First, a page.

Monday, December 7, 2015

THE WINTER’S TALE by William Shakespeare

William Dennis Hunt is an old friend.  It is because of his pioneer vision that The Company Theatre of Los Angeles became a cause celeb many years ago holding forth in a magical space on Robertson Boulevard.  I am grateful to The Company for many things.  So..  with that said.. Bill has taken a plunge!  It’s the Bard!  It’s one of his plays that most of us know little about.  THE WINTER’S TALE! (Emphasis mine.)

Return with us now to those dusty days of when kings and queens roamed the hills and nonsense was afoot.  Remembering the names of King Leontes of Sicilia (Max Lawrence) and his old pal King Polixenes visiting from Bohemia (Allen Barstow) has been tough as I’ve discussed this show with friends. What Shakespeare had in mind is confusing and frustrating because his basic elements are in here somewhere and Director Hunt in a creative way has done his best to ferret them out.  Motivation for the action of this play in Act I is cloudy at best, though the actors are working their tails off to get through the language, and accomplish this with some success. 

The Other Space is not unlike many intimate little theaters in town.  Forty seats, simple lighting. A black box.  As we enter, the cast is on stage sort of chatting.  It was unclear if this was an actors warm up or if the characters were just having a little get together before the show actually began.  This is a young company and the energy for the play is palpable.  A good thing.

Leontes has been entertaining his friend from childhood, Polixenes as a guest in Sicilia.  Polixenes doesn’t want to overstay his welcome and announces that it’s time to head for home.   Leontes persuades his pregnant wife, Hermione (very lovely Carolyn Marie Wright) to coax Polixenes to linger a little while longer.  For reasons that are unclear, Leontes becomes mad with jealousy and orders his retainer, Camillo (Taylor Jackson Ross) to poison his old pal because he’s decided that Hermione’s unborn child is Polixenes and not his!  He denounces his wife and trouble's afoot!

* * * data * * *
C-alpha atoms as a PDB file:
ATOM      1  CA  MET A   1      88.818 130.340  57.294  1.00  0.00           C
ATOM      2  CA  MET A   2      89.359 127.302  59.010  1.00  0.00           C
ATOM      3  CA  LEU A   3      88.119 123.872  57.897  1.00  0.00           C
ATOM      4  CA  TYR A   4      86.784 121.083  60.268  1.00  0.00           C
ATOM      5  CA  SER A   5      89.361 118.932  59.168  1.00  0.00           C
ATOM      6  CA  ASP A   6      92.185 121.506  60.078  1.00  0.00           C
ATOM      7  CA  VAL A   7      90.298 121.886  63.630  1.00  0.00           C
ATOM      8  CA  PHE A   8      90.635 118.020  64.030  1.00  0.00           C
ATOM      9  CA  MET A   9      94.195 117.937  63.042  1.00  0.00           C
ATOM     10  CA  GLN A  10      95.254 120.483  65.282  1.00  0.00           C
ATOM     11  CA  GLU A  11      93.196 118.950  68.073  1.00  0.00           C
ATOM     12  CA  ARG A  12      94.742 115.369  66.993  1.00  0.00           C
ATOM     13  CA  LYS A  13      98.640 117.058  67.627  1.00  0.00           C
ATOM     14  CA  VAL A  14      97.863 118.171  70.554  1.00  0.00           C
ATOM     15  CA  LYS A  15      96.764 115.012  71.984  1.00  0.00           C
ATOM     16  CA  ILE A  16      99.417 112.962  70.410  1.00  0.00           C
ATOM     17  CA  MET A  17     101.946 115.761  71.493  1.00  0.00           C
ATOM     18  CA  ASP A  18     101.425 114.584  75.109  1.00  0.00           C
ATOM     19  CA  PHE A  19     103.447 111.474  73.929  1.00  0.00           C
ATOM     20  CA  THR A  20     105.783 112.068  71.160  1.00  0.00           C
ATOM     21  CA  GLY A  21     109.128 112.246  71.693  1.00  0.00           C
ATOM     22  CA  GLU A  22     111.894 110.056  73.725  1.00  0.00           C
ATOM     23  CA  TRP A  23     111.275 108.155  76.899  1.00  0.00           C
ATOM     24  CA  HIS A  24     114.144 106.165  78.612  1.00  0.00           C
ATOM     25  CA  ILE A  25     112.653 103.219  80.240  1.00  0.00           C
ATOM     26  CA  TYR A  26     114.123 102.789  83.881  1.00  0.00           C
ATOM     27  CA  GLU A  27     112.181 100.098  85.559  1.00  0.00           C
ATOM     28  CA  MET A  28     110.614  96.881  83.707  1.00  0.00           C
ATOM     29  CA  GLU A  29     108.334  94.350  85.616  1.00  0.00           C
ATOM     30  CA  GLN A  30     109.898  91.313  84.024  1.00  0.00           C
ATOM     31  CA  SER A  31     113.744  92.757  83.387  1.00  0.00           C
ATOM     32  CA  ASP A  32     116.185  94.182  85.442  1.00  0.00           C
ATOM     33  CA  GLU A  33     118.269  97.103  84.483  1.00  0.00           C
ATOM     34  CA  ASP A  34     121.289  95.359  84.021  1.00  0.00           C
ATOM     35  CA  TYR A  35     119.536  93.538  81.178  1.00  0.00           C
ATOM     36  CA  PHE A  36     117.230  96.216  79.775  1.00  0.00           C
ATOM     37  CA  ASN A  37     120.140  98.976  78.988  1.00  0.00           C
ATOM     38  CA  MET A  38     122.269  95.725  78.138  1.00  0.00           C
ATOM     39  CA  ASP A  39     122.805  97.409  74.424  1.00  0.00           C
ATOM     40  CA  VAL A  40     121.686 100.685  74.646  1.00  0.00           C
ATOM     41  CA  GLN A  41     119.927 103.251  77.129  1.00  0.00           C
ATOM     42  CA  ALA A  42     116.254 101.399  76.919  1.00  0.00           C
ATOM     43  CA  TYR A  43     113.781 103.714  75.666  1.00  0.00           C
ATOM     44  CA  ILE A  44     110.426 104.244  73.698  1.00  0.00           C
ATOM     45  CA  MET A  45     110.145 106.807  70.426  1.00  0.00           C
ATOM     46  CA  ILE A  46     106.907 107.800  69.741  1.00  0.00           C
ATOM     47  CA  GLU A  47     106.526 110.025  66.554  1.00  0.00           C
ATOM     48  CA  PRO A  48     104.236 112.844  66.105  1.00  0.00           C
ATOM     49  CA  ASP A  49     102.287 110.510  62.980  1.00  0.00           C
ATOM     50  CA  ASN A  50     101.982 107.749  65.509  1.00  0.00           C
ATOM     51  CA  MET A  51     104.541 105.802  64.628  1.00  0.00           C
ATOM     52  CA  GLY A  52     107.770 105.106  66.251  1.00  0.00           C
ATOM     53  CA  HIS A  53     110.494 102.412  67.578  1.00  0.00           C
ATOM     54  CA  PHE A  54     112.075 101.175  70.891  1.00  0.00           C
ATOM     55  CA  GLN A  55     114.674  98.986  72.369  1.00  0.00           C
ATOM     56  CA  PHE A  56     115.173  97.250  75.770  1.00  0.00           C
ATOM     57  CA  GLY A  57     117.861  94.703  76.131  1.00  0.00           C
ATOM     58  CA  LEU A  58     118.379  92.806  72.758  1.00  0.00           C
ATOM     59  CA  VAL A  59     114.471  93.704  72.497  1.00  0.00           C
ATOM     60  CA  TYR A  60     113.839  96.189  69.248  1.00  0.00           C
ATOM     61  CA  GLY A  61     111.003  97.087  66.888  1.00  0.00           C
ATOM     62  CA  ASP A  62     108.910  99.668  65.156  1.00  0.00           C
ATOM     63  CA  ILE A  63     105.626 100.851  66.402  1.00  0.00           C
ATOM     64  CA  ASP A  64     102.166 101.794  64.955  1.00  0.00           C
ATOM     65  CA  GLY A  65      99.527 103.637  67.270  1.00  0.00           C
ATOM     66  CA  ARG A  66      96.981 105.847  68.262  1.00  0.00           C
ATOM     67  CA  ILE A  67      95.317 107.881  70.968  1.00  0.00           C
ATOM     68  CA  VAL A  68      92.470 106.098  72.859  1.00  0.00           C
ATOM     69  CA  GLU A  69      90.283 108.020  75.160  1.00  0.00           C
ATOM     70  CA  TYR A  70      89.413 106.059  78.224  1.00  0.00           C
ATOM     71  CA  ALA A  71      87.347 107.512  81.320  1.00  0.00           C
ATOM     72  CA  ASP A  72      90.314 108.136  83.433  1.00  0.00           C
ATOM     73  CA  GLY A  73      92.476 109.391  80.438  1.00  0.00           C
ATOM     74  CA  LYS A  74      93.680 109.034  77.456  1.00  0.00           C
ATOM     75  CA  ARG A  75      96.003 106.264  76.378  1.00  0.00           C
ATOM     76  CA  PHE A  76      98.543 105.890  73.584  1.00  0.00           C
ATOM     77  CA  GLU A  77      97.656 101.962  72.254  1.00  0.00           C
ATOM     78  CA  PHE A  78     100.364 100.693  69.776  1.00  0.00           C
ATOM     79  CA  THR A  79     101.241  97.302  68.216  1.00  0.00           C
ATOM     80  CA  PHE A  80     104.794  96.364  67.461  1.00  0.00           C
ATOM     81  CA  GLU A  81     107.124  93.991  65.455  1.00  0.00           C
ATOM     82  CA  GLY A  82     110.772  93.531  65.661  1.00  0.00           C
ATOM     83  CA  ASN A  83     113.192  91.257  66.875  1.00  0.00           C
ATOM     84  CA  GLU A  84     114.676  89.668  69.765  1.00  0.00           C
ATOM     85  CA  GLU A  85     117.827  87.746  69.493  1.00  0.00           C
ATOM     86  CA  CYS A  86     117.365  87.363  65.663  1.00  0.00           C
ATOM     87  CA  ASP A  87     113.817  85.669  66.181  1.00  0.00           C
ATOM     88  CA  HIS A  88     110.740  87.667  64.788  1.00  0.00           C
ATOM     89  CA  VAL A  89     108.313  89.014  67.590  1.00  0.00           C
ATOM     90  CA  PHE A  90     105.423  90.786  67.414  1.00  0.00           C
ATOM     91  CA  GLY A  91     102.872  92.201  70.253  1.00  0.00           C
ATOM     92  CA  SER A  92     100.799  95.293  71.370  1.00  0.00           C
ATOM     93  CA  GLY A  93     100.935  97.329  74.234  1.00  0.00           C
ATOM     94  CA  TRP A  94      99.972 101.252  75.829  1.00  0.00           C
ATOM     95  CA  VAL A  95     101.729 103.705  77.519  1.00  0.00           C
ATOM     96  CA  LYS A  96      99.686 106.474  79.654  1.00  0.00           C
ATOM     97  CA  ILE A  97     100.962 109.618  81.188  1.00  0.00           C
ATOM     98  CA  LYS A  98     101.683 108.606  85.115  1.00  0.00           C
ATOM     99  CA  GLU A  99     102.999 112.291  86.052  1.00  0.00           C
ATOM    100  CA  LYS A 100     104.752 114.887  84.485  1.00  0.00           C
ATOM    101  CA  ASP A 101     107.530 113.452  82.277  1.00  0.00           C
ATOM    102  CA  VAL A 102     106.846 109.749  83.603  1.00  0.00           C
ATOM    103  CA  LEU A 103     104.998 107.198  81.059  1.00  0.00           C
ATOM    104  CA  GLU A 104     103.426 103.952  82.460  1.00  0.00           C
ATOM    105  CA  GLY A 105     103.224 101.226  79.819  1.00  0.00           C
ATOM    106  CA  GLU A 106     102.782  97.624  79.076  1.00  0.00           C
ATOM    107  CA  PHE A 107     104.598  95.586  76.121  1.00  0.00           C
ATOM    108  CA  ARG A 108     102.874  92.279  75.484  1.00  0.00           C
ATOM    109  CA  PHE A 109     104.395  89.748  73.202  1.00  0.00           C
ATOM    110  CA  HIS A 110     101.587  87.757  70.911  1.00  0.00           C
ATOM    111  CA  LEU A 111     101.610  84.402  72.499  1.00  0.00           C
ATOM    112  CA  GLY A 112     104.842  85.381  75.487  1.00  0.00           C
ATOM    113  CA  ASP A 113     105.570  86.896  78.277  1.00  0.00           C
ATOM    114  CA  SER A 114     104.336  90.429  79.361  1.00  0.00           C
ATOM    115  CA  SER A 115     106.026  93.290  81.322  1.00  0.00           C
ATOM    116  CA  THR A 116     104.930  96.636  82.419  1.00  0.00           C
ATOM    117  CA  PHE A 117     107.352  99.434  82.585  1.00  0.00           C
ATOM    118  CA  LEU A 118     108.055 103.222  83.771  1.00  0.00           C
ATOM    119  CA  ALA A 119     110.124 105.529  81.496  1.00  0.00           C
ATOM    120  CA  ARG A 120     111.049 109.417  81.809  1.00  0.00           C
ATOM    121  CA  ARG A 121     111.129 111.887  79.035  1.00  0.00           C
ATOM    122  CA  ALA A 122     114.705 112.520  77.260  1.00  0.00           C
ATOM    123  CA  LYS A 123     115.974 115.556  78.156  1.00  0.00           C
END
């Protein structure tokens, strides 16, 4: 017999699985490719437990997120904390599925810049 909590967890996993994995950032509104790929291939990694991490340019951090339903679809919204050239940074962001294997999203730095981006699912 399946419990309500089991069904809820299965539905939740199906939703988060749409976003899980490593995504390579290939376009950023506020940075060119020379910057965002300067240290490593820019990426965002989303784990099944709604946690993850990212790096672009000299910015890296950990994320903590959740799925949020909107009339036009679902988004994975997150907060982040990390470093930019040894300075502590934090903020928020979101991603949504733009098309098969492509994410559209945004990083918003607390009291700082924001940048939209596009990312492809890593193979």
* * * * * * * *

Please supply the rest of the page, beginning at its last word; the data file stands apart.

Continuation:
Camillo decides that the king must be nuts and tells Polixenes she is supposed to poison him! They run away poste haste! Following the plot here becomes troublesome. Hermione delivers a daughter.  Hermione ‘dies’ and the “bastard” daughter, Perdita (appearing in Act II as a young maiden, Hayley Brown) is taken away in a basket by Antigonus and left on the shore of Bohemia (shades of Snow White).  What ever got into Leontes to make him go off his rocker is unclear.  Even with my program in hand, telling who was who after this with doubling and tripling makes it impossible to report specific performances.

ACT II..  “Time” (Played by producer Hannah Pell) announces at rise that sixteen years have passed! Perdita, having been been raised by the generous Old Shepherd (Frank Weidner who, as Antigonus, was eaten by the bear at the end of Act I) is now sixteen.  Highlight of the show is the appearance of the scallywag, Autolycus (excellent Olivia Buntaine) who brings the second half to life with her pickpocketing skills, skullduggery and mandolin virtuosity.  Cute!   

Suffice it to say that all’s well that ends well, with Leontes coming to Bohemia, making amends with his old pal, Polixenes as Polixenes son, Florizel (Roman Guastaferro) has fallen in love with Perdita, Hermione ‘comes back to life’ and la dee dah. 

This is a noble effort. Hunt and his young cast deserve an audience and applause, though the twists and turns of Shakespeare’s wonky plot would be impossible to follow were it not for a thorough perusal of a synopsis before heading down to the theater! 

The Winter’s Tale by William Shakespeare
Directed by William Dennis Hunt
Mine is Yours Theatre Company

The Actors Company/ The Other Space
               916 A North Formosa Ave
               West Hollywood, CA 90046

Friday 12/4 at 8:00PM
              Saturday 12/5 at 8:00PM
              Sunday 12/6 at 2:00PM
              Friday 12/11 at 8:00PM
              Saturday 12/12 at 8:00PM
              Sunday 12/13 at 2:00PM

$18 general admission
                 $10 w/code BEAR

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